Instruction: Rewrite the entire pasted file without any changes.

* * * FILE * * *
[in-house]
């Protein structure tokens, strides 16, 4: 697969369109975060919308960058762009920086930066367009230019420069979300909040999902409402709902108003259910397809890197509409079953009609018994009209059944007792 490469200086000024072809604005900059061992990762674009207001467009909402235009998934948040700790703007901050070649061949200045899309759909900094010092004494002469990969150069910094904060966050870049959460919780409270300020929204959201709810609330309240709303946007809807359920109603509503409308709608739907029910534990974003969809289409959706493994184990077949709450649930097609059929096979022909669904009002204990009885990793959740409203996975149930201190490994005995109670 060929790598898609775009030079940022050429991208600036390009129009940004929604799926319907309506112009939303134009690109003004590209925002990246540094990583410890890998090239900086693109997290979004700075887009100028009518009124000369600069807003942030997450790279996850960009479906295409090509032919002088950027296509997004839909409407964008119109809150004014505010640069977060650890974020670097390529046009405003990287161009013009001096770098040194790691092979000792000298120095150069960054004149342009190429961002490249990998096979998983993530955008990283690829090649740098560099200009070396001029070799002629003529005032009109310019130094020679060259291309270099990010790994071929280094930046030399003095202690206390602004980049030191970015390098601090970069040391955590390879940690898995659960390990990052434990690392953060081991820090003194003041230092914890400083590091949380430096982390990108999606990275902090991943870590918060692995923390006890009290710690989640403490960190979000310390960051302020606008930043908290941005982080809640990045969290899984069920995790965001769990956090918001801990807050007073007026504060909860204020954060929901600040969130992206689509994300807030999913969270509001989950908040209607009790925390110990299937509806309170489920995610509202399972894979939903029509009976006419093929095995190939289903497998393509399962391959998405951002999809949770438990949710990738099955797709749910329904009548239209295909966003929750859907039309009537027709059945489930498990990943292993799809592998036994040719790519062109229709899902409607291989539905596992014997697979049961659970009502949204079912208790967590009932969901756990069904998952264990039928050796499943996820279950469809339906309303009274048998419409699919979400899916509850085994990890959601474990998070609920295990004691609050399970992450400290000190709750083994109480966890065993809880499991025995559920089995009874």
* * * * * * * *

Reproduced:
[in-house]
């Protein structure tokens, strides 16, 4: 697969369109975060919308960058762009920086930066367009230019420069979300909040999902409402709902108003259910397809890197509409079953009609018994009209059944007792 490469200086000024072809604005900059061992990762674009207001467009909402235009998934948040700790703007901050070649061949200045899309759909900094010092004494002469990969150069910094904060966050870049959460919780409270300020929204959201709810609330309240709303946007809807359920109603509503409308709608739907029910534990974003969809289409959706493994184990077949709450649930097609059929096979022909669904009002204990009885990793959740409203996975149930201190490994005995109670 060929790598898609775009030079940022050429991208600036390009129009940004929604799926319907309506112009939303134009690109003004590209925002990246540094990583410890890998090239900086693109997290979004700075887009100028009518009124000369600069807003942030997450790279996850960009479906295409090509032919002088950027296509997004839909409407964008119109809150004014505010640069977060650890974020670097390529046009405003990287161009013009001096770098040194790691092979000792000298120095150069960054004149342009190429961002490249990998096979998983993530955008990283690829090649740098560099200009070396001029070799002629003529005032009109310019130094020679060259291309270099990010790994071929280094930046030399003095202690206390602004980049030191970015390098601090970069040391955590390879940690898995659960390990990052434990690392953060081991820090003194003041230092914890400083590091949380430096982390990108999606990275902090991943870590918060692995923390006890009290710690989640403490960190979000310390960051302020606008930043908290941005982080809640990045969290899984069920995790965001769990956090918001801990807050007073007026504060909860204020954060929901600040969130992206689509994300807030999913969270509001989950908040209607009790925390110990299937509806309170489920995610509202399972894979939903029509009976006419093929095995190939289903497998393509399962391959998405951002999809949770438990949710990738099955797709749910329904009548239209295909966003929750859907039309009537027709059945489930498990990943292993799809592998036994040719790519062109229709899902409607291989539905596992014997697979049961659970009502949204079912208790967590009932969901756990069904998952264990039928050796499943996820279950469809339906309303009274048998419409699919979400899916509850085994990890959601474990998070609920295990004691609050399970992450400290000190709750083994109480966890065993809880499991025995559920089995009874």